Under Velazquez’s leadership, investigators across campus have seen the clinical research infrastructure enhanced, administrative processes de-mystified and interdepartmental communications increased.
“Omaida has worked tirelessly on behalf of the Miller School of Medicine since her arrival, making contributions as a clinician, researcher and administrator,” said John L. Bixby, Ph.D., professor of pharmacology and neurological surgery, and Vice Provost for Research. “As Executive Dean, she has been a strong partner and a genuine advocate for clinical research, providing thoughtful guidance and support for the Clinical and Translational Science Institute, and taking the lead in strengthening our research programs at Jackson Memorial Hospital. Her appointment as Chair of the Department of Surgery is a natural progression, and will take advantage of both her natural abilities and the skills she has honed at the Miller School.”

Velazquez says that advances in research and health care management are causing the traditional role of the surgeon to evolve in many ways.

“We have moved from the classic model of one-on-one care to a team approach,” she said. “Over the next decade, surgeons will be part of teams that lead advances in quality, advances in satisfaction and advances in population health management. I love the idea of being part of all that in a leadership role.”

Velazquez is a prodigious scholar who is the author of 20 book chapters and monographs, more than 100 juried or refereed journal articles or exhibitions, and nearly 100 exhibitions or abstracts. She has received 35 funded research grants. She sits on the editorial boards of three academic journals and serves as an external peer reviewer for 26 more. She belongs to numerous professional societies, including the American Surgical Association, an elite group composed of the nation’s most prominent surgeons from the leading academic medical institutions. Her more than 35 honors and awards include the Julius A. Mackie Distinguished Graduate Award, given earlier this year by the University of Pennsylvania.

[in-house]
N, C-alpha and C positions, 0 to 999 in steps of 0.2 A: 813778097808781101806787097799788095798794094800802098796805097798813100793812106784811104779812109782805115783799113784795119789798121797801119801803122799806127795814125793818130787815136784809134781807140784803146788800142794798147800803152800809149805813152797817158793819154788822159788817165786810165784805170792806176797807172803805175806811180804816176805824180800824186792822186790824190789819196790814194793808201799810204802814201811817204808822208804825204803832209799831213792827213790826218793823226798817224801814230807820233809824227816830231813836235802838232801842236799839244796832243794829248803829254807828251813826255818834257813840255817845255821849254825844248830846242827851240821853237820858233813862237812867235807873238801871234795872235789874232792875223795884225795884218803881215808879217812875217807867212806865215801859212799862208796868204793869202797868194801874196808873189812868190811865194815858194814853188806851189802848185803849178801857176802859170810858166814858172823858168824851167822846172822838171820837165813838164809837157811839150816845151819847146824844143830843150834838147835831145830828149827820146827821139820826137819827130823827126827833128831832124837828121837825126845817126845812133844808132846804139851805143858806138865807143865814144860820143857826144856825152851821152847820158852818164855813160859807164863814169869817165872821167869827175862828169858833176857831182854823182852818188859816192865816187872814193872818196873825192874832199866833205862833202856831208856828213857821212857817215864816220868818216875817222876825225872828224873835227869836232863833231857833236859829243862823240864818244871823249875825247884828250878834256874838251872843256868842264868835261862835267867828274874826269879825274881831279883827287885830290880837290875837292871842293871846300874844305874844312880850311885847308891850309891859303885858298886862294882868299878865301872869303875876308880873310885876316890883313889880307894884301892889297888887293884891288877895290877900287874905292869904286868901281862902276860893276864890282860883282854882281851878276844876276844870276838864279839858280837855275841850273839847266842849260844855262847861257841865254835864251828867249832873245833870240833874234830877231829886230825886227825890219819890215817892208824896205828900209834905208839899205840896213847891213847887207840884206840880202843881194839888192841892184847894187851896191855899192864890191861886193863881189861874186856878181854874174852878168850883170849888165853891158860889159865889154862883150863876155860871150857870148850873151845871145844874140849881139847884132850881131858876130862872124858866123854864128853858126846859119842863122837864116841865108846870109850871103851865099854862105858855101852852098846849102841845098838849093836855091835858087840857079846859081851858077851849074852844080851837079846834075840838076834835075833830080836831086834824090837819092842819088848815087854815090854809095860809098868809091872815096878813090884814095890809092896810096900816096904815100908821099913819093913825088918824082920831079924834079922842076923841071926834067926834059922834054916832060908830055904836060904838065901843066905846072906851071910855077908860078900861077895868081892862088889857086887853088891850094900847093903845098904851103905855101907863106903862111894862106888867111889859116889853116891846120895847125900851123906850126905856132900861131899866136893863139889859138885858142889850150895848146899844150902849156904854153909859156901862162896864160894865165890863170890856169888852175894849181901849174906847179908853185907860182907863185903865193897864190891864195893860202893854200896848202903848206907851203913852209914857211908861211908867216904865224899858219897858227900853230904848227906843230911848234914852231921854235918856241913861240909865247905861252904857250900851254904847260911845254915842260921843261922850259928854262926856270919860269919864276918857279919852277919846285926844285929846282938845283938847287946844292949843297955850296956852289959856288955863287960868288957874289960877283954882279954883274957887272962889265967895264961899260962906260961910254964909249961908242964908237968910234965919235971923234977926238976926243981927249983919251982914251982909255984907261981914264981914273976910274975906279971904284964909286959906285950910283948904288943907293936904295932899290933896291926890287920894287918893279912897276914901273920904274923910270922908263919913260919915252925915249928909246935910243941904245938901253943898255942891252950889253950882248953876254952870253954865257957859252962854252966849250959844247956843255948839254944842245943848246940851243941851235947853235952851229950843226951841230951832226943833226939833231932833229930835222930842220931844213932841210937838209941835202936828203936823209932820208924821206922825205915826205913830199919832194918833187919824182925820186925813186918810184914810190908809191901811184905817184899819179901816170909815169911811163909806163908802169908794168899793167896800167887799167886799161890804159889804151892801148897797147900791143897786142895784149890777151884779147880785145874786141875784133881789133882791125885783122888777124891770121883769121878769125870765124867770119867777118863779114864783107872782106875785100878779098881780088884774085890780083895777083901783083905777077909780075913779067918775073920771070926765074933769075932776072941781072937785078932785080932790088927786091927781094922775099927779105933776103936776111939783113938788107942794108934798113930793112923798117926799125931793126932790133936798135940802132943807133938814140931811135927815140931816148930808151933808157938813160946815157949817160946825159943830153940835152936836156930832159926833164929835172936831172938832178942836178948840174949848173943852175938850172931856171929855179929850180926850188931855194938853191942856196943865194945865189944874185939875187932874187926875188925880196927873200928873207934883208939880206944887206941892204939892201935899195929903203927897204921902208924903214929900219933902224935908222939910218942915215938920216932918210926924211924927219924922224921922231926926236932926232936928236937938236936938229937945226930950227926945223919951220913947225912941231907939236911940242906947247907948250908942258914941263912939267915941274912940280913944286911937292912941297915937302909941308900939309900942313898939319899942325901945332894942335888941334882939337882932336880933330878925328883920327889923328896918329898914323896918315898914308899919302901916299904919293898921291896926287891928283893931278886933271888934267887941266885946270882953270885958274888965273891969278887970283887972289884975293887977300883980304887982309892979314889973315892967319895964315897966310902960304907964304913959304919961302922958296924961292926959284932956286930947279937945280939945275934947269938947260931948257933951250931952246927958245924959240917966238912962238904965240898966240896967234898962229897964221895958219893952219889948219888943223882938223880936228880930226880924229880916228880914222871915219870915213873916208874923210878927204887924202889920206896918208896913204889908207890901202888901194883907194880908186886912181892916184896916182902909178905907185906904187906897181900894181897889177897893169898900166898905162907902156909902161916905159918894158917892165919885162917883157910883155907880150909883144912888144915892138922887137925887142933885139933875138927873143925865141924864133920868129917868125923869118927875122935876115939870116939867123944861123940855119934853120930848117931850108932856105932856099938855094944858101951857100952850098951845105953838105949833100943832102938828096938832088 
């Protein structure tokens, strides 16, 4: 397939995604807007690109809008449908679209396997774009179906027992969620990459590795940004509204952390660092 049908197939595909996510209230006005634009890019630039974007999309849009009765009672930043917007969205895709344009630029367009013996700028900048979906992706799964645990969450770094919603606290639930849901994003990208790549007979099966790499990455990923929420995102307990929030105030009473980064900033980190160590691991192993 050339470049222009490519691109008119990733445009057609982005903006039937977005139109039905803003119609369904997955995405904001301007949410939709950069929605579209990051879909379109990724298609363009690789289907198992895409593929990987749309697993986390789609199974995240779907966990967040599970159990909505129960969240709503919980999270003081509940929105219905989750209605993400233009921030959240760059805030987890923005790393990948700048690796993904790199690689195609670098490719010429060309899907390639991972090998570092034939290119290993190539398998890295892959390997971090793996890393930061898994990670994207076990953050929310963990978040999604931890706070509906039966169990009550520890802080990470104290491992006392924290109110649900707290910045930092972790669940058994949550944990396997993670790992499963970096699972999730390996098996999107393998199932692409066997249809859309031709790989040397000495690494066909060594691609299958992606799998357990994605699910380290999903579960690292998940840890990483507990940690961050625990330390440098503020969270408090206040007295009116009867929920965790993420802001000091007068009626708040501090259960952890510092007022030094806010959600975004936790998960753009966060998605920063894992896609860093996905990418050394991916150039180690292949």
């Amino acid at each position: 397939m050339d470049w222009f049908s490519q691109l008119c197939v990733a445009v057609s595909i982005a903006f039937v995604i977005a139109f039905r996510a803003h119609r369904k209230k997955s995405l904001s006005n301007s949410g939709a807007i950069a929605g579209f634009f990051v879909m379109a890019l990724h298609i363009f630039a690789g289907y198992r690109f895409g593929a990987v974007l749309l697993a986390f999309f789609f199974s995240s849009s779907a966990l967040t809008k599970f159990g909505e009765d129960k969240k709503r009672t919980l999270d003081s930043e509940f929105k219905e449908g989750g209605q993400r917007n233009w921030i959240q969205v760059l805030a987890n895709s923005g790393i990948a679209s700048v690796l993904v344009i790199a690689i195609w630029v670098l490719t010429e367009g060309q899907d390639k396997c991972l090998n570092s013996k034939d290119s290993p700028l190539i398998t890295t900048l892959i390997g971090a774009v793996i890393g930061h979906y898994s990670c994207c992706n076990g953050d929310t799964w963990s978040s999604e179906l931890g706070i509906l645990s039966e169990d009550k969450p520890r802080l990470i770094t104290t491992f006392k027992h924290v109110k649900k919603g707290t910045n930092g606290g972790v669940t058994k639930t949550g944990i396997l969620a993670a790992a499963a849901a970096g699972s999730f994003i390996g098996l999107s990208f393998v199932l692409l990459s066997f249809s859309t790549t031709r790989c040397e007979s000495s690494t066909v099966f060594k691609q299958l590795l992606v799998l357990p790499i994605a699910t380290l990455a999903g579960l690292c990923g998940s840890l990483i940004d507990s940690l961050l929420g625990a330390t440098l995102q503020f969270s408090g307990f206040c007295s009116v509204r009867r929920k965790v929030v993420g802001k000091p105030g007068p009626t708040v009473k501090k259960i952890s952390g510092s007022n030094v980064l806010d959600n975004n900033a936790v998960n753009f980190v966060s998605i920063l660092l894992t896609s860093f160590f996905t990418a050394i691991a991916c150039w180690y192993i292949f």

A native of rural Pinar del Rio, Cuba, Velazquez and her family emigrated to the U.S. during the Mariel exodus in 1980. When she arrived, Velazquez was 14 and spoke no English, yet she had dreamed of becoming a physician since she was a small girl. If the odds were somewhat long that she would be a renowned surgeon and department chair at a major medical school 35 years later, Velazquez countered them with her characteristic focus, quiet determination and good luck in finding teachers and mentors along the way who recognized her abilities and helped her along.

Velazquez’s family settled in Union City, New Jersey, then the second-largest Cuban settlement in the U.S. outside of Miami. A bilingual program at the local high school enabled her to start in the same grade she would have been enrolled in back in Cuba. A sympathetic physics teacher, Nadia Makar, steered her through extra English, math and science courses, including summer classes, and then to the Stevens Institute of Technology, where Velazquez, who initially majored in chemical engineering, continued to double up in science courses until she was qualified to transfer to pre-med.

Velazquez was accepted by New Jersey Medical School on a scholarship, graduating first in her class four years later. That was followed by an internship, residency, research fellowship and vascular surgery fellowship at the University of Pennsylvania. She joined the faculty at Penn — the first female vascular surgeon it had ever hired — in 1999.

Velazquez is married to Romulo M. Cuy, M.D., a pediatric anesthesiologist at Nicklaus Children’s Hospital in Miami (they matched together at Penn). They have two children, Jimmy, now 21 and a senior at Caltech majoring in electrical engineering, and Julia, now 8.

Reposted from the University of Miami.